It’s German efficiency exemplified when taking a look at a 62-year-old grandmother from Hanau, Germany. Rita Ebel, who has been using a wheelchair since she was involved in a car accident 25 years ago, has devised a bright and brilliant way of getting in and out of otherwise inaccessible shops and cafes with a low-tech, high-fun solution; ramps made of Lego.
“For me it is just about trying to sensitize the world a little bit to barrier-free travel,” Ebel said. “Anyone could suddenly end up in a situation that puts them in a wheelchair, like it did me,” she said.
Though she is reliant on donations of the bricks; which are hard to come by as families are reluctant to part with the children’s toy, she has a Facebook page to help. She also gets help from her husband with the two to three hours a day building the made-to-order ramps which contain several hundred of the small plastic bricks stuck together with up to eight tubes of glue.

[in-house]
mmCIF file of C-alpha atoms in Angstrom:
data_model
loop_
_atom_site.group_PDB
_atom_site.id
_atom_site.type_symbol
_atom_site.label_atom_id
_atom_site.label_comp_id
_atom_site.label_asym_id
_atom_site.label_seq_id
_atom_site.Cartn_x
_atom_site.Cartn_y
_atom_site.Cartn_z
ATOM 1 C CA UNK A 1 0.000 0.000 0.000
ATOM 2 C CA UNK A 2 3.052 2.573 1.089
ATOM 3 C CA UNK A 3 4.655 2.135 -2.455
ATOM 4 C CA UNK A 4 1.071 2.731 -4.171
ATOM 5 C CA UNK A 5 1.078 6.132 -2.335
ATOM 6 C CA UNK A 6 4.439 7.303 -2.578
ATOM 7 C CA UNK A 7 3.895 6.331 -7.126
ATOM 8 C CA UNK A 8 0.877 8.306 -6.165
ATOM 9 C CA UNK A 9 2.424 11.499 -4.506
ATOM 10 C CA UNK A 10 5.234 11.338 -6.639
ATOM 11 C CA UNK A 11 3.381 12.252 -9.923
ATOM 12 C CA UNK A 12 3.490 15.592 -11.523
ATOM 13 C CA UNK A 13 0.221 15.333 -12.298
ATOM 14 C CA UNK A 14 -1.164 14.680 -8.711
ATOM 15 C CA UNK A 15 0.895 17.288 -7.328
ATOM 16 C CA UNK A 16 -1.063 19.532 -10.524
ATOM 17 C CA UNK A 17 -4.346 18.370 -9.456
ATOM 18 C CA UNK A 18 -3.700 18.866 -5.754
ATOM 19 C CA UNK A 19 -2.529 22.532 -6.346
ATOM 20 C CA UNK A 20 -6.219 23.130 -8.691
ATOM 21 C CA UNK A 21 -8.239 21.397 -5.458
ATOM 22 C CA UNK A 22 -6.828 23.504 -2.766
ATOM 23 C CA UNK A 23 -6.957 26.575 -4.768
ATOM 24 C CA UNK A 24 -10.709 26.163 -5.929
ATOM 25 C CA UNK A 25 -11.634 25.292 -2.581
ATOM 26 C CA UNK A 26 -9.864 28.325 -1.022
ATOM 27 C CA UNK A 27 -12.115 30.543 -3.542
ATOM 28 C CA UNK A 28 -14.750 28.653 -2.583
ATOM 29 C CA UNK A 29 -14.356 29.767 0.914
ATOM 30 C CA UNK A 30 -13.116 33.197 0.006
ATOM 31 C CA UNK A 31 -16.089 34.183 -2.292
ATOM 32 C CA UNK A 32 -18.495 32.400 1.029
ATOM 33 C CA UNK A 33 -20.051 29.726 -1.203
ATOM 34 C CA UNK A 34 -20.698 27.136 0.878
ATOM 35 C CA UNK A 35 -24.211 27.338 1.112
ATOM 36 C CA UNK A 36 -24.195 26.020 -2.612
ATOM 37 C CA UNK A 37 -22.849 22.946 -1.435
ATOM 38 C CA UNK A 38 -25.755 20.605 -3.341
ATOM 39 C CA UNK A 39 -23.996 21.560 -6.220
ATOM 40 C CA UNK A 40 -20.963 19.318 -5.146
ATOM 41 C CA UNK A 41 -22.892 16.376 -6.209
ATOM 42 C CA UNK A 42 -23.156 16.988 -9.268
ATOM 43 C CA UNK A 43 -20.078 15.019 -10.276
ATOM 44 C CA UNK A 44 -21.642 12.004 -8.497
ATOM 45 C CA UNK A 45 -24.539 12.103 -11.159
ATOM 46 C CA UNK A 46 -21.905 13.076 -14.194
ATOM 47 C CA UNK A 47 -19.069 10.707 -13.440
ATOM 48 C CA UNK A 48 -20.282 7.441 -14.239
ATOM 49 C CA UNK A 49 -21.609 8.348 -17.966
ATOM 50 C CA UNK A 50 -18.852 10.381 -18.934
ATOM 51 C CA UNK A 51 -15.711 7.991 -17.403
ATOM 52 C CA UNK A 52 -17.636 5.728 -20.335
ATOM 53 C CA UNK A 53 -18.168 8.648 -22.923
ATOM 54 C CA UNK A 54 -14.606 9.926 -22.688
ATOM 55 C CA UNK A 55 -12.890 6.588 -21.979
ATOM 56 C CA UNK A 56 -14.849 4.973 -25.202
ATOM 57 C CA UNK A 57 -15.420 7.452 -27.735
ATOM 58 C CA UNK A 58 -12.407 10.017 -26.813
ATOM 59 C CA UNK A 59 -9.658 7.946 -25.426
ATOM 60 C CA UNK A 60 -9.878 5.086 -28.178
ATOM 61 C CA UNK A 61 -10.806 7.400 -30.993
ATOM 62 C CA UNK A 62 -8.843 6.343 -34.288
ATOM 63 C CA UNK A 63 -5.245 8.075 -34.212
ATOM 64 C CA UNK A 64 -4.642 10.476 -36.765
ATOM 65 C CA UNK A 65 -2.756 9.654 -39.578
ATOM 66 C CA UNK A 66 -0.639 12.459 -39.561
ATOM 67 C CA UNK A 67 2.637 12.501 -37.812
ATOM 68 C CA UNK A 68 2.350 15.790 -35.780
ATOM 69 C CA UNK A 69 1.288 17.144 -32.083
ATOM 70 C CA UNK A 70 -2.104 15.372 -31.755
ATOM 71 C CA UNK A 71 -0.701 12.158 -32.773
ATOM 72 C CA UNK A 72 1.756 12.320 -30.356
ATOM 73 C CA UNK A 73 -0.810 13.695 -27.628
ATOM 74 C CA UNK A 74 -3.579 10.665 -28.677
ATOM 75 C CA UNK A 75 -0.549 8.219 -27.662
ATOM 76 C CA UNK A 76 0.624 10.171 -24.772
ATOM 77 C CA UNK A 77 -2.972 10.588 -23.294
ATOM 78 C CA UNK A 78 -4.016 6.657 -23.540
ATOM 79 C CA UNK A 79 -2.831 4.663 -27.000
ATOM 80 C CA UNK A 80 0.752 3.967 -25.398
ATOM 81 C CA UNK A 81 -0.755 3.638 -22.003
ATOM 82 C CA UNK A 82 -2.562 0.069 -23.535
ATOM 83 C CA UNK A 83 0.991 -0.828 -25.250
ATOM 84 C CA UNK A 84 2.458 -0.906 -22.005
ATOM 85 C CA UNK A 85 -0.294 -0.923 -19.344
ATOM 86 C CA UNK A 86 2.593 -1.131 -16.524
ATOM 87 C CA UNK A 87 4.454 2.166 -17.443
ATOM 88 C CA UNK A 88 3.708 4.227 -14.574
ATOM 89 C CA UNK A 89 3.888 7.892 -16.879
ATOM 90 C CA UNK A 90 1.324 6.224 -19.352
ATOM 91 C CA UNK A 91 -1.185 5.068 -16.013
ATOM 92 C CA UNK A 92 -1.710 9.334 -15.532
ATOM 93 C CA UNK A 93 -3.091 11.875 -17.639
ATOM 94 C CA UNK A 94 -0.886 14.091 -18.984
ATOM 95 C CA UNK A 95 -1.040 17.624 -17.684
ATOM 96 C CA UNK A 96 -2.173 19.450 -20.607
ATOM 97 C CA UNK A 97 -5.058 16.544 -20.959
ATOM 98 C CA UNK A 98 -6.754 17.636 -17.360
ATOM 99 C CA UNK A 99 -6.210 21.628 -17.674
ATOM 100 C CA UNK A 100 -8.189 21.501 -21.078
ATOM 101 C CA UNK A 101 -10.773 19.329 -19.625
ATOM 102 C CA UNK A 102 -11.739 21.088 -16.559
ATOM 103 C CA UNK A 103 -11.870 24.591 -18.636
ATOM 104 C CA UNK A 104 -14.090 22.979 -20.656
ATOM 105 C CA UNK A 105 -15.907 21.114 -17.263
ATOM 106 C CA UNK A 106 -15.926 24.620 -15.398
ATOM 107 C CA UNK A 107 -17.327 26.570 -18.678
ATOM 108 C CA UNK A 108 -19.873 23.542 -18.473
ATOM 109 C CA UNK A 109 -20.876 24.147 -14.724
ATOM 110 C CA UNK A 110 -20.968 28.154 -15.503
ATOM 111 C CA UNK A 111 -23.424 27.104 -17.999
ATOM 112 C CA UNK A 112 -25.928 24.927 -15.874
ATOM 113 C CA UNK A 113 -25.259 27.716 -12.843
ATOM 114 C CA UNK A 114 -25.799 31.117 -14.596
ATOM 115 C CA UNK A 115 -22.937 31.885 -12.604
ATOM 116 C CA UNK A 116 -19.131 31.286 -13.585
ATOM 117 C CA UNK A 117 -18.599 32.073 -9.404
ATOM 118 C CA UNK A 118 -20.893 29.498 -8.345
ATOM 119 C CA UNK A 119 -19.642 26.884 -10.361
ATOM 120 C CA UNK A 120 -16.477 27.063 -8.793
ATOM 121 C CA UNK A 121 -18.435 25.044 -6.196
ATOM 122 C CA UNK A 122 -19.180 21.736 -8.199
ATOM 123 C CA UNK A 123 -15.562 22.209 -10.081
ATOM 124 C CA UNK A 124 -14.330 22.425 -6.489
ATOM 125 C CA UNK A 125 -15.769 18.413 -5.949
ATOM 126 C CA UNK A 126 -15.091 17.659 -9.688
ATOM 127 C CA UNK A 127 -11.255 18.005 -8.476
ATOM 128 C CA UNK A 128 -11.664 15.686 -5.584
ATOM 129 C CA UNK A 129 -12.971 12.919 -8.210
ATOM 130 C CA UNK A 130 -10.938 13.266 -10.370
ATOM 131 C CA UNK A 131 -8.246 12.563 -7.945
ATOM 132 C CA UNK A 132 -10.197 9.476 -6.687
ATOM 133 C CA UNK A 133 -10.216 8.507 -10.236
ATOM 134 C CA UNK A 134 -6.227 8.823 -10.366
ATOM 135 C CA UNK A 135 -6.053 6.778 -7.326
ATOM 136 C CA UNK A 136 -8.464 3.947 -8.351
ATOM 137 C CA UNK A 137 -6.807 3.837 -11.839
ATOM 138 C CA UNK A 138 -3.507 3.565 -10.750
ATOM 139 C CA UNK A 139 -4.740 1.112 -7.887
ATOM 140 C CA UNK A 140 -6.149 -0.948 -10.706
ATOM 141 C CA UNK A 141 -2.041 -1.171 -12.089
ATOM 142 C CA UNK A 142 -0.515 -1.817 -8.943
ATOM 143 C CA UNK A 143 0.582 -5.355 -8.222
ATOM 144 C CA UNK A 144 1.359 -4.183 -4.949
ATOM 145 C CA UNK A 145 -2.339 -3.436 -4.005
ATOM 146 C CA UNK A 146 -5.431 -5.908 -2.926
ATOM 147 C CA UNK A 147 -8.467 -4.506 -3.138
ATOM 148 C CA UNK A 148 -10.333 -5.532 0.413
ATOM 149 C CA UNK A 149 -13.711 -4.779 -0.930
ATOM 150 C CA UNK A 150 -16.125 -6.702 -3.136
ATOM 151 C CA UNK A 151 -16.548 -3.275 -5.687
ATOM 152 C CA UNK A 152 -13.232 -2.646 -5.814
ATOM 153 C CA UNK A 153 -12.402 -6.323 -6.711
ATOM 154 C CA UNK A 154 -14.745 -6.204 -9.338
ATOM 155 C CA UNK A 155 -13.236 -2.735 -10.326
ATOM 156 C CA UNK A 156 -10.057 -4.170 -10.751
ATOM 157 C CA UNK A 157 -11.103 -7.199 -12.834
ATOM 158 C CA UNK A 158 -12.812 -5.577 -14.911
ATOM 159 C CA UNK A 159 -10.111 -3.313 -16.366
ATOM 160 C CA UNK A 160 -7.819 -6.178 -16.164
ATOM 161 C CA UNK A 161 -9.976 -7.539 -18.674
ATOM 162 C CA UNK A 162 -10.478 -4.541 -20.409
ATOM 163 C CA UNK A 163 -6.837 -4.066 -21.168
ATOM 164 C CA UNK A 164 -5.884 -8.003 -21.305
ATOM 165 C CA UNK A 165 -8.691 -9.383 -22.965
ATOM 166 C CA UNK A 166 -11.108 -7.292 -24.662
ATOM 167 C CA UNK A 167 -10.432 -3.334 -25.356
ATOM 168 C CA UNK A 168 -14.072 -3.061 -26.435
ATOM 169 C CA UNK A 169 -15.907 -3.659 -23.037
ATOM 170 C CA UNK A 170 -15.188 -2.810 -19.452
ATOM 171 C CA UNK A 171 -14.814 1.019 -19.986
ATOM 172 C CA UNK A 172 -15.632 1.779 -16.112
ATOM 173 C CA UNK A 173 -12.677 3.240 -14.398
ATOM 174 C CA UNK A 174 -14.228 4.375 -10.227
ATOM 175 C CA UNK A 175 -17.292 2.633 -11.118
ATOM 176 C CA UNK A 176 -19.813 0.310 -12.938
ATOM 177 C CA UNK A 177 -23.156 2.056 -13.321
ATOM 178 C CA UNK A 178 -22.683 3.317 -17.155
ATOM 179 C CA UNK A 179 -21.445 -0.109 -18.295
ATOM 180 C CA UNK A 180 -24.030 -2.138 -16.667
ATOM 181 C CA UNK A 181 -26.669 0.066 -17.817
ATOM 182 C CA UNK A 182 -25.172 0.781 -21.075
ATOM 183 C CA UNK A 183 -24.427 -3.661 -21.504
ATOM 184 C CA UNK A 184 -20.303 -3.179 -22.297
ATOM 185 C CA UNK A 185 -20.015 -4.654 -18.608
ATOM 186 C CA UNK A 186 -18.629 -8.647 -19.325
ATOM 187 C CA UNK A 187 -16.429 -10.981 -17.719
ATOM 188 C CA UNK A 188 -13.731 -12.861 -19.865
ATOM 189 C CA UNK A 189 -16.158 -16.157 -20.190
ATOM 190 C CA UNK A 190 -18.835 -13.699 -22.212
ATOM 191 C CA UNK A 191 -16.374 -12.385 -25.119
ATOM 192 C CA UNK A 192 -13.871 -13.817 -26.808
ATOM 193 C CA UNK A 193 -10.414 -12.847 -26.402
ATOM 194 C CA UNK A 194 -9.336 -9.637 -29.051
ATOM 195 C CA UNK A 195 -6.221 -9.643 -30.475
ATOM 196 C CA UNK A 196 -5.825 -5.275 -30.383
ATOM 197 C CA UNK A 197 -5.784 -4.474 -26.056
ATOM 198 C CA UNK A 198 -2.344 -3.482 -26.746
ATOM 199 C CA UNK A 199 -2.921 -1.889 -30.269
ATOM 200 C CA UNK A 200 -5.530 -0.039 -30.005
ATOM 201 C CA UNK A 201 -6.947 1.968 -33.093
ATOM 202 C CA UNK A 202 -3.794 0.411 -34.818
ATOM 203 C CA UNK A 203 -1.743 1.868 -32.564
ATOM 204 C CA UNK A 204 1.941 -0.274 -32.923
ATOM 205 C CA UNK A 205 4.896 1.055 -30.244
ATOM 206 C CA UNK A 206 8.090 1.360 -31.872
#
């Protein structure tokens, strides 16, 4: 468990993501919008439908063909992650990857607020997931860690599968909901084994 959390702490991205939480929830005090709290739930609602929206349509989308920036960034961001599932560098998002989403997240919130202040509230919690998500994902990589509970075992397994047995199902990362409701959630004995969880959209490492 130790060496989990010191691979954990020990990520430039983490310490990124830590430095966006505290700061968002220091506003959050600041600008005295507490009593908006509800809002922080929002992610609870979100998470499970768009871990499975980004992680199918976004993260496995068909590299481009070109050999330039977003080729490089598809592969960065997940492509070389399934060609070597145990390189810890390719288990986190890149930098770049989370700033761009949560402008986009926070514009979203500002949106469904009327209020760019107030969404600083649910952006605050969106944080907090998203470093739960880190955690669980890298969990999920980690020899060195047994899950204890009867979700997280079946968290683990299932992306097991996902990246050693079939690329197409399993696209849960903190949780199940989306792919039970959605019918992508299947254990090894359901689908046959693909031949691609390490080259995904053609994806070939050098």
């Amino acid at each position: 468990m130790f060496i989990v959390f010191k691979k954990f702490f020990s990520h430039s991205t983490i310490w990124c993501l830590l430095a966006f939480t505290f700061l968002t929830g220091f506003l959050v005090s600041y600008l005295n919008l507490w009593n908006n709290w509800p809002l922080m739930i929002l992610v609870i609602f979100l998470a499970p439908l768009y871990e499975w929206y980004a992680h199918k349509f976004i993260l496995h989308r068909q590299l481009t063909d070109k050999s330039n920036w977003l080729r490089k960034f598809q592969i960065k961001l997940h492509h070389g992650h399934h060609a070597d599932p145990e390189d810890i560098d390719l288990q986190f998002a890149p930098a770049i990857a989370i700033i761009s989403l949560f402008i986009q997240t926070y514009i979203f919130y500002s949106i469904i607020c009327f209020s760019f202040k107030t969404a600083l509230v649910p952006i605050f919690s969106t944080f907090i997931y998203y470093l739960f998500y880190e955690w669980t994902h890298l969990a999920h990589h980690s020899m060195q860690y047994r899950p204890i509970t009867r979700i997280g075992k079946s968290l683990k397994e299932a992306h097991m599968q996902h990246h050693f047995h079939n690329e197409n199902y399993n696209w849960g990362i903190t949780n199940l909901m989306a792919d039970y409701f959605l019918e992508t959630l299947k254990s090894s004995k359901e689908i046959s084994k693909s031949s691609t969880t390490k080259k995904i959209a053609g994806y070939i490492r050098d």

Using Lego is about more than just structure though; the bright colours also stand out in town centers, she said. “Nobody just walks past a Lego ramp without taking a look. Whether it’s children who try to get the bricks out or adults who take out their mobile phones to take pictures,” she said.
Anyone who relies on a wheelchair or a mobility scooter to get around can attest to the fact that our world is filled with barriers many don’t even recognize as being there. And that being able to identify accessible locations at a distance would be a handy thing. Which might explain why the idea is even catching on abroad. Ebel says she has sent ramp building instructions to Austria and Switzerland and there is interest from Spain and a school in the United States.
It is a truly brilliant idea and you can find more about Rita Ebel in your Good News Story of the Day here. Perhaps an invested individual could bring the idea home to Brantford.
Story and Image from Metro.